There is great interest in hydrogen and its derived products in politics and business. The gradual phase-out of fossil fuels is a central economic, social and political challenge for the upcoming years.
Hydrogen as an energy carrier offers a wide range of possible applications. It is particularly needed in areas where electrification is not economically efficient or technically feasible. Hydrogen can be used as a raw material in the process industry, as a combustible for industrial process heat, space heat or electricity generation, or as a fuel for the mobility sector.
In addition to direct use, hydrogen can also be a feedstock for synthetic downstream products such as ammonia, methane, methanol, or kerosene. Compared to hydrogen, hydrogen downstream products have more favourable transport properties, which, however, include the trade-off of lower overall efficiencies and higher production costs.
As the hydrogen market ramps up, a simultaneous build-up of demand, supply and infrastructure needs to be coordinated. There are still various uncertainties in all three areas. This situation can be described as a “three-sided chicken-or-egg problem”: Without supply there is no demand, without demand there is no supply and without transport infrastructure trade is not possible.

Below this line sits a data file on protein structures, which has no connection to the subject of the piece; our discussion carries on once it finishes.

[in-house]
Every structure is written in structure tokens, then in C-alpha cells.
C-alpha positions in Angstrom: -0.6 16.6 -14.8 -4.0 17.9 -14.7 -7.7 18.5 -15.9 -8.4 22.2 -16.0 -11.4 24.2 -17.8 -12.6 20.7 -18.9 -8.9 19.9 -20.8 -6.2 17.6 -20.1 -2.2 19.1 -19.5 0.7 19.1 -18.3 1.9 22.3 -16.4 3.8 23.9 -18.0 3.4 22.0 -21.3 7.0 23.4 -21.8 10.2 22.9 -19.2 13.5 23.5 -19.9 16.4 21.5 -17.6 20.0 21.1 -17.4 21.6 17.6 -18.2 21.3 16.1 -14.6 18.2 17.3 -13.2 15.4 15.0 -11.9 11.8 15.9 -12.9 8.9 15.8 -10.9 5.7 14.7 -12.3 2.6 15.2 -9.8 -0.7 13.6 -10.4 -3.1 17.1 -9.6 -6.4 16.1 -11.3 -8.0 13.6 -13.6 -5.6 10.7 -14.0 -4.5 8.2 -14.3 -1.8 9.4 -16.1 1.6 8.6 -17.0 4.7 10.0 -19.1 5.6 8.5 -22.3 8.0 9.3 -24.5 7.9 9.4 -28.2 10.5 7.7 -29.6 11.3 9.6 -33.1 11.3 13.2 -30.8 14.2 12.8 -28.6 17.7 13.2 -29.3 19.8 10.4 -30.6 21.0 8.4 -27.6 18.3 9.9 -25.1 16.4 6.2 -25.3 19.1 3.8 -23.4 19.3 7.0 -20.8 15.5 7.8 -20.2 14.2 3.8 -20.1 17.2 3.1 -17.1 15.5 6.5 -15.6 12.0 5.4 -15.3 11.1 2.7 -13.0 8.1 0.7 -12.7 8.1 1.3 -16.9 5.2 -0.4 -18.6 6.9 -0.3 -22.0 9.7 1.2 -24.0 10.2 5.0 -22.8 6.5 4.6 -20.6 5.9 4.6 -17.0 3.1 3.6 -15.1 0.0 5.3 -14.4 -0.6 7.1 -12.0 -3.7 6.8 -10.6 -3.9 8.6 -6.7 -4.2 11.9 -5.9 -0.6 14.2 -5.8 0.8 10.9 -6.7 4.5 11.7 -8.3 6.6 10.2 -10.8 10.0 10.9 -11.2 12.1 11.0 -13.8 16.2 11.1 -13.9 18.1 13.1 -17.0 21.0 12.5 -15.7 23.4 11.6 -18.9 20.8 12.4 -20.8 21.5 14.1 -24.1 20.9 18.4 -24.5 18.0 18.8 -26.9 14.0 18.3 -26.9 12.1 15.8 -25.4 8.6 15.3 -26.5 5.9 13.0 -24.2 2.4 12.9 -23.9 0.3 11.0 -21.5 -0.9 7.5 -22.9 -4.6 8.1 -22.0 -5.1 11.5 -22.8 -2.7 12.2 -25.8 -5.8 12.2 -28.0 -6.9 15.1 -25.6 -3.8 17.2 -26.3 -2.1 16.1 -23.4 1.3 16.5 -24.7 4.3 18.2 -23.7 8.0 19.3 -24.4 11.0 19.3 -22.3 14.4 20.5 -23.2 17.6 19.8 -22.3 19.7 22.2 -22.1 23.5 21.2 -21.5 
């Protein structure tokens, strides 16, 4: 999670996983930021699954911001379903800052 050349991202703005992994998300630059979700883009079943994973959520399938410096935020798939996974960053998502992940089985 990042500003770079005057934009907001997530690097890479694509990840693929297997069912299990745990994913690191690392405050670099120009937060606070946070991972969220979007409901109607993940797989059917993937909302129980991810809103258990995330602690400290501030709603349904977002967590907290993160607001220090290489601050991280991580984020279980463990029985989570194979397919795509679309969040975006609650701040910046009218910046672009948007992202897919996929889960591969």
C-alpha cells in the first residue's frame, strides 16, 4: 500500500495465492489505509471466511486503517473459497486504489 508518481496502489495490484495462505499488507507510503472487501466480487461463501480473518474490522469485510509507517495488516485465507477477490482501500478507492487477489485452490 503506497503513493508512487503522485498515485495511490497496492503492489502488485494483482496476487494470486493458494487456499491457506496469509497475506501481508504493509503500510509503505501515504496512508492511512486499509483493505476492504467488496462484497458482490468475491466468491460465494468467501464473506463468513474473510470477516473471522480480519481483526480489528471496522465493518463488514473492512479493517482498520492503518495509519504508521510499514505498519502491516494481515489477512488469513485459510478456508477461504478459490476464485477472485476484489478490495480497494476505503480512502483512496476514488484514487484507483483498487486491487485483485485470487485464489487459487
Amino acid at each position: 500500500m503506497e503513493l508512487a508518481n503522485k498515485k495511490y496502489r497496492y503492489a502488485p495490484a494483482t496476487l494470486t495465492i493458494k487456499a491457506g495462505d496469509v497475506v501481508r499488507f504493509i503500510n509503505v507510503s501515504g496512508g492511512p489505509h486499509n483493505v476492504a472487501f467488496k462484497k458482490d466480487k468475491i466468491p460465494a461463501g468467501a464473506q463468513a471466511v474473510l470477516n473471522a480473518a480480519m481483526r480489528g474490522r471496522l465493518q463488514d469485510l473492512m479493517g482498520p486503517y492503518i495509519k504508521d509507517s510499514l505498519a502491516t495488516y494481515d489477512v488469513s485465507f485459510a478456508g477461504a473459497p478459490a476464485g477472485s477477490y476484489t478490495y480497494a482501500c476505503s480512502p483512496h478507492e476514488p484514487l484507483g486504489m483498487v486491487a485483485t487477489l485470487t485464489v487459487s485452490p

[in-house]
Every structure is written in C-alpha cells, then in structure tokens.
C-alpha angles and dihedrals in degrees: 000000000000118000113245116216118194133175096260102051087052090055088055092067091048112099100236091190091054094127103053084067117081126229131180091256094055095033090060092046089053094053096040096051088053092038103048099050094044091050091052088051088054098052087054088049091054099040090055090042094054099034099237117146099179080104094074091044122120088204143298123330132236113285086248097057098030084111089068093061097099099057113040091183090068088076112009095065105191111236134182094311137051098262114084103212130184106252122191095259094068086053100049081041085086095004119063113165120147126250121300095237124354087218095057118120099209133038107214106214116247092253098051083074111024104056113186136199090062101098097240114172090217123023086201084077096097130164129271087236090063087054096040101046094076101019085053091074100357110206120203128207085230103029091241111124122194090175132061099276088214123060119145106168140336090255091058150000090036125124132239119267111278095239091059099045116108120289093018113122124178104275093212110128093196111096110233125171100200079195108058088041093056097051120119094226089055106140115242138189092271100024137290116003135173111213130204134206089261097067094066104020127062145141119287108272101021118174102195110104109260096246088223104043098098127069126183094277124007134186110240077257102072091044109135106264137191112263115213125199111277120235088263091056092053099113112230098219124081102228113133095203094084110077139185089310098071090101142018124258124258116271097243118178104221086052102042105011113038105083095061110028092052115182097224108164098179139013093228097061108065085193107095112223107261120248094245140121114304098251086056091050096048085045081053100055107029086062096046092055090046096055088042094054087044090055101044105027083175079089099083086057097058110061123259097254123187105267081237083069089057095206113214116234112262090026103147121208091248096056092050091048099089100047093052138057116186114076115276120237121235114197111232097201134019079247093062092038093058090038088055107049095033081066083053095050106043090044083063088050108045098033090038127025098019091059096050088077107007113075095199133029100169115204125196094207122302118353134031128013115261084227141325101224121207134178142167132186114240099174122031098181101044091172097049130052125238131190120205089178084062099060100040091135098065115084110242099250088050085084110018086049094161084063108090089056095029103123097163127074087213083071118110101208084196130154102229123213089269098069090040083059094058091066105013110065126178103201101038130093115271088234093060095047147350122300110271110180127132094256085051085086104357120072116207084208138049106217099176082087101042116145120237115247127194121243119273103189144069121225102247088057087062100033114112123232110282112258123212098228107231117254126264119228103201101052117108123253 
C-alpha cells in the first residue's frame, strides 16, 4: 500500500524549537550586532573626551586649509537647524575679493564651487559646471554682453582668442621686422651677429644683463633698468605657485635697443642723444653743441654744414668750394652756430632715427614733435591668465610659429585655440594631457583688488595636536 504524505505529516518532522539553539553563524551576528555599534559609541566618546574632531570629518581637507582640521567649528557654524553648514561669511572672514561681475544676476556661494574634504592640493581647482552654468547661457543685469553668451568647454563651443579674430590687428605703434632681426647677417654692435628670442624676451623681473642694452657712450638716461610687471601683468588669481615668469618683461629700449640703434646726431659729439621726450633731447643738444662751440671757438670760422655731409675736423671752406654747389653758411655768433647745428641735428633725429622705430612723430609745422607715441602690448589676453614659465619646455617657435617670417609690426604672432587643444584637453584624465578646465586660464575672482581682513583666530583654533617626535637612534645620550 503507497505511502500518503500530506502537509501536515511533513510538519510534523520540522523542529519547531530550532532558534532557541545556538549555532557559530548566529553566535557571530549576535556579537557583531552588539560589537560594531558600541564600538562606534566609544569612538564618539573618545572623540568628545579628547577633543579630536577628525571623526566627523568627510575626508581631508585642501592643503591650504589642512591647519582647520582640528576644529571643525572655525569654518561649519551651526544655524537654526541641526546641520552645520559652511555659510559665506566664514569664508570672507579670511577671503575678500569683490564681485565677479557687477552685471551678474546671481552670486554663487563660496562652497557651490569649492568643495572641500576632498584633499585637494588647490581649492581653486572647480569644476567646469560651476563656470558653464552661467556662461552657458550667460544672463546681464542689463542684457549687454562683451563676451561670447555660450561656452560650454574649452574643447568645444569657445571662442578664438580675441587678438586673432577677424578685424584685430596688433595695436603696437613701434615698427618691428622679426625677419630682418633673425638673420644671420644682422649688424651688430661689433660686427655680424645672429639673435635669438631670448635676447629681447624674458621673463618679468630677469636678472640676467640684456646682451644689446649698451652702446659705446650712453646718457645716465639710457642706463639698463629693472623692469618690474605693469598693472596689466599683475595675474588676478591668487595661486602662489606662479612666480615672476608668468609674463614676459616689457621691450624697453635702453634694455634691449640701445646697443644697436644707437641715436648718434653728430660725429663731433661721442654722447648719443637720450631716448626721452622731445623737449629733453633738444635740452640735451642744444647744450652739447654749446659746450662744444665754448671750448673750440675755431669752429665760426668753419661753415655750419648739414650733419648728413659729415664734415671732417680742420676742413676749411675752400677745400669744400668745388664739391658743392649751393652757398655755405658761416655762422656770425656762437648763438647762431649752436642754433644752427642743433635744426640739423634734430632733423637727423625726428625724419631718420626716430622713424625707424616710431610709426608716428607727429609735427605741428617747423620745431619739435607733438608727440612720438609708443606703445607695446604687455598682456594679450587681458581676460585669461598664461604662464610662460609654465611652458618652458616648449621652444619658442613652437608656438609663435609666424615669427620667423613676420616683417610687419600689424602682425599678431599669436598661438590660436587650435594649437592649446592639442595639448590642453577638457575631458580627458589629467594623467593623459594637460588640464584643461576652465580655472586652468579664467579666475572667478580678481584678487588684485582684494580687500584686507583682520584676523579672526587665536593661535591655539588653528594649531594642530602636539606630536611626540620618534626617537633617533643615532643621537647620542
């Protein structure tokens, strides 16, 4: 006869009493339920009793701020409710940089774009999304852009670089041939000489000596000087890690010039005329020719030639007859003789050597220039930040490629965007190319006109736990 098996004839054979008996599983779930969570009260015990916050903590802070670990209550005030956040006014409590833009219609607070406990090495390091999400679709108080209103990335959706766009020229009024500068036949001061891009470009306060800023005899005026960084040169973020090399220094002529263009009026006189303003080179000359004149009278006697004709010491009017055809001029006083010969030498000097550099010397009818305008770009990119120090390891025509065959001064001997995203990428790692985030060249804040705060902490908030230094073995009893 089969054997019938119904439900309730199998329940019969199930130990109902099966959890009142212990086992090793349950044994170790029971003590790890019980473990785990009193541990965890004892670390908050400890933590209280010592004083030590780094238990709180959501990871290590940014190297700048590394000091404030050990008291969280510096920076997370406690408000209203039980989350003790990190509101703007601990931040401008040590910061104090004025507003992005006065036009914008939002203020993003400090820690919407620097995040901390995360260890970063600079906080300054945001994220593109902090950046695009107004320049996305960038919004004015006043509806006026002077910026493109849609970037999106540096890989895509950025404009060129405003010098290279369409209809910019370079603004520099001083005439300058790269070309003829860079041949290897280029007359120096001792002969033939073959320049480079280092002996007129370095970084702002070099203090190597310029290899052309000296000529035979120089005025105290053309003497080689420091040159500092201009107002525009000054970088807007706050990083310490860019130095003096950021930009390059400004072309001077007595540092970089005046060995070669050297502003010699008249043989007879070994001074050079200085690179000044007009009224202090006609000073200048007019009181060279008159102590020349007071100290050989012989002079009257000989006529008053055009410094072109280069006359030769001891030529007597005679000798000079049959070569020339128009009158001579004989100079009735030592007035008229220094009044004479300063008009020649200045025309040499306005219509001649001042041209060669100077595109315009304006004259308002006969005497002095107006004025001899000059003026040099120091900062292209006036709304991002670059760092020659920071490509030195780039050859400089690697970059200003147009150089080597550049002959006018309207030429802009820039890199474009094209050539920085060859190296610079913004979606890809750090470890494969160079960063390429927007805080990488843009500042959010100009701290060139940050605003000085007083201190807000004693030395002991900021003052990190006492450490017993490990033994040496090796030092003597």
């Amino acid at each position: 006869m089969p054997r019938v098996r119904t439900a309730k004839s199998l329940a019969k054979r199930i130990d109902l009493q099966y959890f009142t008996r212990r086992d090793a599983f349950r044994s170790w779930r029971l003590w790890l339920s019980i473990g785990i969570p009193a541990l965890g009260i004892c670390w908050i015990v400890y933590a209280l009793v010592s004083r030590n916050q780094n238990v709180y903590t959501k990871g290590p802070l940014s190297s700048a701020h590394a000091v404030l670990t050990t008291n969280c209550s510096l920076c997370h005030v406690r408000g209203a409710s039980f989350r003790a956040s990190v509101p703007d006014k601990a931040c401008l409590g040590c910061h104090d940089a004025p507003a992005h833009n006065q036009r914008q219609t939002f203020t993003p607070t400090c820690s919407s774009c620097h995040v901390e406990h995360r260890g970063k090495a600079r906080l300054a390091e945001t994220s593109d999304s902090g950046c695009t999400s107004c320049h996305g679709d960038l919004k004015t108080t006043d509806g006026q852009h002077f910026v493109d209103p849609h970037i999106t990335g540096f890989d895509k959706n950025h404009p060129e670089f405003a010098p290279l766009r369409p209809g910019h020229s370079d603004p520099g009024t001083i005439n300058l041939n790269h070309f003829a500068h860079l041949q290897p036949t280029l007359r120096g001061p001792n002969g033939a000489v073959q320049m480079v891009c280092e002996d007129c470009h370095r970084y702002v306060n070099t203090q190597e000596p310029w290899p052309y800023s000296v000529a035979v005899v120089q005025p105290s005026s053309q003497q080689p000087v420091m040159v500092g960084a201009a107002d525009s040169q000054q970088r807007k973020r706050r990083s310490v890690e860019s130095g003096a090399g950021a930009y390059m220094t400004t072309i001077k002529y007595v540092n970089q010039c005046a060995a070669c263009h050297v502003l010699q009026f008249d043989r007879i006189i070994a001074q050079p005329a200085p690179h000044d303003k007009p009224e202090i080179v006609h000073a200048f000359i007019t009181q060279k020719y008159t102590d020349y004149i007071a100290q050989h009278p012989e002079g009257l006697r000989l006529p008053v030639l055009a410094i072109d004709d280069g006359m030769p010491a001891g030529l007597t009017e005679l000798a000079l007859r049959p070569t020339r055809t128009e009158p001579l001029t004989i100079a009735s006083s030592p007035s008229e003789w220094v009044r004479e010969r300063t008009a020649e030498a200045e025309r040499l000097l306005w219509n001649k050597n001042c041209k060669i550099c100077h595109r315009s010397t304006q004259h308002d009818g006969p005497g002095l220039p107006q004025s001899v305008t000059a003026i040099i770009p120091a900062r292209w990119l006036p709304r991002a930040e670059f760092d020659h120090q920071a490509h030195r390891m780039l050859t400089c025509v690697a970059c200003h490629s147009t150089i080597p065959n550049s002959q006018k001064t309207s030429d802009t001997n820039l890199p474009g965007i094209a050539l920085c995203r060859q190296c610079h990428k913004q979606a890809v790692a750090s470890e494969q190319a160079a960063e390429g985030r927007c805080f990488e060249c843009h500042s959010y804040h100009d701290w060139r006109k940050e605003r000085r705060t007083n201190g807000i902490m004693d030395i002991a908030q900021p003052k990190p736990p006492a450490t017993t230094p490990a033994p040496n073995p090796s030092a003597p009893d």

Within the framework of the Hydrogen Research Programme, the EWI is addressing key questions, relying on a systematic and integrative approach as well as state-of-the-art scientific methods.
The aim of the hydrogen research programme is to conduct public interest oriented and applied research at the highest level of economic science. The EWI publishes in both basic and applied research areas with the aim of contributing to a better understanding of challenges and opportunities around hydrogen as well as providing a foundation for political and societal debates.
Within the framework of the hydrogen research programme, the role of gaseous energy carriers, especially hydrogen, and their infrastructure in the energy transition is being investigated. Hydrogen is considered to be of major importance for an economically efficient implementation of the climate goals. The project is divided into three areas:
Depending on the research question, various energy economic analyses are carried out and different EWI-own models are used and further developed, for example the European gas infrastructure model TIGER, the global gas market model COLUMBUS or the European energy system model DIMENSION.
Within the framework of the Hydrogen Research Programme, there is both basic and applied research. The Hydrogen Research Programme is funded by the “Hydrogen Promotion Initiative” of the Gesellschaft zur Förderung des Energiewirtschaftlichen Instituts an der Universität zu Köln e. V. (Society for the Promotion of the Institute of Energy Economics at the University of Cologne) with about 170,000 euros per year. Of this, 50 % is used for basic research in the field of hydrogen and 50 % for specific analyses on behalf of the Hydrogen Promotion Initiative. The companies involved in the “Hydrogen Promotion Initiative” are listed on the website of the Gesellschaft zur Förderung des Energiewirtschaftlichen Instituts an der Universität zu Köln e. V. (Society for the Promotion of the Institute of Energy Economics at the University of Cologne).